Although the main river is only a dozen miles long, together with its two main tributaries - the Farrar and the Glass - it has a vast catchment area extending through the mountains almost to the west coast of Scotland, and in its lower stretches it is 100 yards wide. One essential task has been to create more pools in which fish may be caught - and this has been achieved by the construction of new croys, or breakwaters, jutting out at angles from the banks. These increase the flow of water in some areas and slow it in others, making salmon more inclined to pause as they head upstream.
At the same time the banks have been stabilised in places where erosion had set in, and large single rocks placed at strategic points in the stream, to create places for salmon to lie. Not that tampering with a river of this size is easy: after one new croy had been made with gabions - rectangular steel-mesh baskets packed with stones - the current began scouring away the river-bed downstream of the obstruction, and 1,000 tons of big rocks, at pounds 8 per ton, had to be brought in to stabilise the structure.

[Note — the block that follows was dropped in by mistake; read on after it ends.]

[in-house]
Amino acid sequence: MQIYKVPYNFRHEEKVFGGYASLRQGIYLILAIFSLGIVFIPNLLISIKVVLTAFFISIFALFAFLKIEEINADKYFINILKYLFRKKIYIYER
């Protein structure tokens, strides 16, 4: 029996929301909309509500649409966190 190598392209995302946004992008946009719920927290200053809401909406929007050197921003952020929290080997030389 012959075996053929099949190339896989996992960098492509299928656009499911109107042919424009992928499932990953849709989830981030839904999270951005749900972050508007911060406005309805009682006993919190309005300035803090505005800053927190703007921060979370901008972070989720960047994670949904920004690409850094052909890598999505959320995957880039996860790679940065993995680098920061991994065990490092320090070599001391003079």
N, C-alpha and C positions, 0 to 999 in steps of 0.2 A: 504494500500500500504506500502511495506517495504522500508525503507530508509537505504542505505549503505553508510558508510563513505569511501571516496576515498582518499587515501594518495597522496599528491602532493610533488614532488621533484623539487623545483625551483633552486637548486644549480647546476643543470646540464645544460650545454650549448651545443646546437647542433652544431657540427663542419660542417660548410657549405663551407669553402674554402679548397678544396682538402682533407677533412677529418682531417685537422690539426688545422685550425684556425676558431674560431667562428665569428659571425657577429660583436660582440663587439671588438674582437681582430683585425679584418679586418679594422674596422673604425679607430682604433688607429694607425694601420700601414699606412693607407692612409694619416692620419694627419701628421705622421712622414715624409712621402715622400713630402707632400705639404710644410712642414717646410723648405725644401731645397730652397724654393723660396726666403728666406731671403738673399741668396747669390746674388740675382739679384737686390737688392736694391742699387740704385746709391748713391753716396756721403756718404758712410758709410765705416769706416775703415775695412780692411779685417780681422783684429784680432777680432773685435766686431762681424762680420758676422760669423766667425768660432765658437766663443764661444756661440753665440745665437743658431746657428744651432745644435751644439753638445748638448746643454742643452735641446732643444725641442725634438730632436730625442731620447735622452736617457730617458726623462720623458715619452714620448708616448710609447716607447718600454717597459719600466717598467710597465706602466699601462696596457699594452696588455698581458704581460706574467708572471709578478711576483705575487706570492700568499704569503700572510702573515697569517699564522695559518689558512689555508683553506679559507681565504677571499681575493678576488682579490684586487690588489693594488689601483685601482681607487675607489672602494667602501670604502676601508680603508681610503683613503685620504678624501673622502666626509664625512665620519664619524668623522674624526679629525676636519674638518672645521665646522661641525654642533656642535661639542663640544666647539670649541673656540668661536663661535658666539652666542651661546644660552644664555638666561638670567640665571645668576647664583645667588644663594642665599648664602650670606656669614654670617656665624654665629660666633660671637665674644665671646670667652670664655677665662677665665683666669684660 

On the banks the company has built three fine Norwegian fishing huts, made of solid timber, furnished with running water, gas cookers and wood-burning stoves. A full-time river watcher now supplements the team of ghillies, most of them members of the Matheson family, who have worked on the river for more than 100 years.
The greater challenge, however, was - and is - to increase the number of fish coming up the river in spring, and the aim here is to augment the salmon's extraordinary method of reproduction. In November each hen fish lays her spawn in hollows that she scoops out of the gravel in the beds of tributary-burns. A cock fish fertilises the deposits, and the eggs incubate through the winter, hatching in April or May.